definition of steel industry

The steel industry is an industry that focuses on the transformation of a mineral, iron. This mineral is normally transformed in a blast furnace, an industrial facility where iron is melted in a cylindrical capsule in which the solid fuel from the coke undergoes chemical reactions that turn it into iron.

Obtaining iron in the steel industry is destined to another metal, steel. However, there are steel mills that obtain steel directly from ferrous scrap.

Hierra, the piece of the puzzle with which the process begins

All the products obtained from iron make up the steel industry, a heavy industry that produces a whole series of metals with great strategic value (tungsten, nickel, chromium or manganese). From these metals it is possible to manufacture very diverse utensils related to all kinds of economic activities (house construction, automobile industry, naval industry, heavy machinery).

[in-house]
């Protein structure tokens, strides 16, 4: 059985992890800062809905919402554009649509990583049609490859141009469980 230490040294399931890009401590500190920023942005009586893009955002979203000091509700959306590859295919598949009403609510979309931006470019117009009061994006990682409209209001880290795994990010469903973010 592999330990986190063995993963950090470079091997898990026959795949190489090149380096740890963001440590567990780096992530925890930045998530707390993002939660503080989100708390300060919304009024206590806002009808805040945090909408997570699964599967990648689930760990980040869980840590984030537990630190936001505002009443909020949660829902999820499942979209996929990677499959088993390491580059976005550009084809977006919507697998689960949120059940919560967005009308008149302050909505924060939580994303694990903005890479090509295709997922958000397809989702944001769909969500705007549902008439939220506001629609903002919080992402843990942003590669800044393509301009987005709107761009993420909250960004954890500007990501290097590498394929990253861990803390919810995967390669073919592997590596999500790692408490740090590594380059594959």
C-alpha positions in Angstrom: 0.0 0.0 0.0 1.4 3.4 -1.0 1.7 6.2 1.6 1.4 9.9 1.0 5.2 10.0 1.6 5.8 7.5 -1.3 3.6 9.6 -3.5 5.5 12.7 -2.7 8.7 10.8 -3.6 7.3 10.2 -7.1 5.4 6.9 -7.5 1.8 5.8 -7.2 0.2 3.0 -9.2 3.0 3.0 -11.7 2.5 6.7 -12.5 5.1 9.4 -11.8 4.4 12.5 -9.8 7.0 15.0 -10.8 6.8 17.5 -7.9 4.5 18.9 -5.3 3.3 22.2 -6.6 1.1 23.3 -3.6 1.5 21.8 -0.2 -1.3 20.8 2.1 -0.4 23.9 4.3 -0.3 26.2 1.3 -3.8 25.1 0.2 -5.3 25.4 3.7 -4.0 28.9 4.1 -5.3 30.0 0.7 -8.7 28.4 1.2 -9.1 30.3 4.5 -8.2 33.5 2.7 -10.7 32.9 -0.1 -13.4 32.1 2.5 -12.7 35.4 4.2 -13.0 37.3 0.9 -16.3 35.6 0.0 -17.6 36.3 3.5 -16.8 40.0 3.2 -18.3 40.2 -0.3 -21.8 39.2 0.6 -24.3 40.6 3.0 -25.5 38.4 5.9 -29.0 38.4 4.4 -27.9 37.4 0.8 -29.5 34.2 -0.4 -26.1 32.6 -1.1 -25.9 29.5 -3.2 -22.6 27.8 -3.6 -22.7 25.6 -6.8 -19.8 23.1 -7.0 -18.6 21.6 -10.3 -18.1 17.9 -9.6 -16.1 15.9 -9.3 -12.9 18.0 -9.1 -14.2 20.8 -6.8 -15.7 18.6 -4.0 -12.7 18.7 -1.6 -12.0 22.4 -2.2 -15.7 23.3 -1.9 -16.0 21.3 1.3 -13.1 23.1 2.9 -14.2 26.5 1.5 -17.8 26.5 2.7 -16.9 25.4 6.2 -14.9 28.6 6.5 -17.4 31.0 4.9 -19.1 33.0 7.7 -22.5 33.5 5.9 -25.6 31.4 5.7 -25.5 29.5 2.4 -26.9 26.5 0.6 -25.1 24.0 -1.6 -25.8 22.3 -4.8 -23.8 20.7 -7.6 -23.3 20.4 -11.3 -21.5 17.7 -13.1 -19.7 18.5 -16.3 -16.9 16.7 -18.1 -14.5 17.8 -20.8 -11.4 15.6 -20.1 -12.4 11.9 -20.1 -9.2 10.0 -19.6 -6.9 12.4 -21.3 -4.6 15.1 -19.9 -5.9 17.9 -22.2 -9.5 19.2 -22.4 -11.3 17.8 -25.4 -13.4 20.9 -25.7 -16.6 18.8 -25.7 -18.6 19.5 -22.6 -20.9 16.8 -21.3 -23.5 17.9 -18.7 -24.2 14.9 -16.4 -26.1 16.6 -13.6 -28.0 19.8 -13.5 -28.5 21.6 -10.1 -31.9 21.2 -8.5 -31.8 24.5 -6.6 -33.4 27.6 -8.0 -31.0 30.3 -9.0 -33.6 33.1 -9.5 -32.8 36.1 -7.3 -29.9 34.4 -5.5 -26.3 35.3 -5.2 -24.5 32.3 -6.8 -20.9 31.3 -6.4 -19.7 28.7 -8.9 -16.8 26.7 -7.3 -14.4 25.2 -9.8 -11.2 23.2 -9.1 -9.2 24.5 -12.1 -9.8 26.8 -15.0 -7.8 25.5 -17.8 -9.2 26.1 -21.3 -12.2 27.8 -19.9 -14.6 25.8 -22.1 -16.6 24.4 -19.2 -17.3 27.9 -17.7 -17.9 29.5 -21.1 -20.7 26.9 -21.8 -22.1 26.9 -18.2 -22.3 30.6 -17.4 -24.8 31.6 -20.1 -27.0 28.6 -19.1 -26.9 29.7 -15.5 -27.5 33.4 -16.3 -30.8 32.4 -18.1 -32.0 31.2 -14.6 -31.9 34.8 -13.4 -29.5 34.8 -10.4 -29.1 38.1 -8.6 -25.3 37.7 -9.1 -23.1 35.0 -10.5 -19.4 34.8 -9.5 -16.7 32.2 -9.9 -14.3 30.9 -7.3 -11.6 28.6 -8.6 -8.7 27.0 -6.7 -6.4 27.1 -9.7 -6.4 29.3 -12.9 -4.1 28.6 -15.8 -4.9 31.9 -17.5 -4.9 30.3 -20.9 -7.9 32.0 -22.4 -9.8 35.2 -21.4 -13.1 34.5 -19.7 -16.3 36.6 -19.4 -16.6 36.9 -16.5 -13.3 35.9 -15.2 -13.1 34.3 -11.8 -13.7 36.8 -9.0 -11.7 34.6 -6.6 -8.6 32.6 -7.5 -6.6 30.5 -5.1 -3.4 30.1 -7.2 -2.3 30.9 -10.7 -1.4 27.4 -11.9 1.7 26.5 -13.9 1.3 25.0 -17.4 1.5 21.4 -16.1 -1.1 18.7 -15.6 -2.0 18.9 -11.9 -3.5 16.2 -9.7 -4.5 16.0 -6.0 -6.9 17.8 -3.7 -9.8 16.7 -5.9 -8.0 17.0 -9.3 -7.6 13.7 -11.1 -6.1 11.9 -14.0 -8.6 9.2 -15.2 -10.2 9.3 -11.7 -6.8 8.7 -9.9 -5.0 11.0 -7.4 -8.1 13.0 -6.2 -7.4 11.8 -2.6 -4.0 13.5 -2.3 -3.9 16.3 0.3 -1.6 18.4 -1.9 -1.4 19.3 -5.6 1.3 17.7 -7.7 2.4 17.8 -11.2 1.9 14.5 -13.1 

The history of the steel industry

Until the eighteenth century, iron was obtained by heating layers of charcoal ore in furnaces several meters high. The resulting product was a mass of iron that had to be worked red-hot in the forge and subsequently subjected to intense hammering. This is how wrought iron was achieved. The ovens consumed so much coal that wood became scarce. Due to this, the need arose to look for another type of fuel. In Great Britain there were deposits of coal mineral coal, but it burned with difficulty.

Finding an answer

At the beginning of the eighteenth century a solution was found: to use a derivative of mineral coal, coke, in blast furnaces, which was obtained by distilling coal. To activate combustion in coke ovens it was necessary to inject an intense air current, which was achieved from the steam engine. Since then the steel industry began to manufacture tubes, beams and barrels, basic elements in the various heavy industries. This industrial process was the basis of a new era, known as the Industrial Revolution.

In the 19th century, industrial development spread from Great Britain to the rest of the Western European countries. The procedures for converting iron to steel were quite expensive, but around 1850 a converter was invented that transformed iron into steel. This change in the steel industry had consequences in the metallurgical industries, in the textile industry, in agricultural machinery and in the manufacture of all kinds of tools.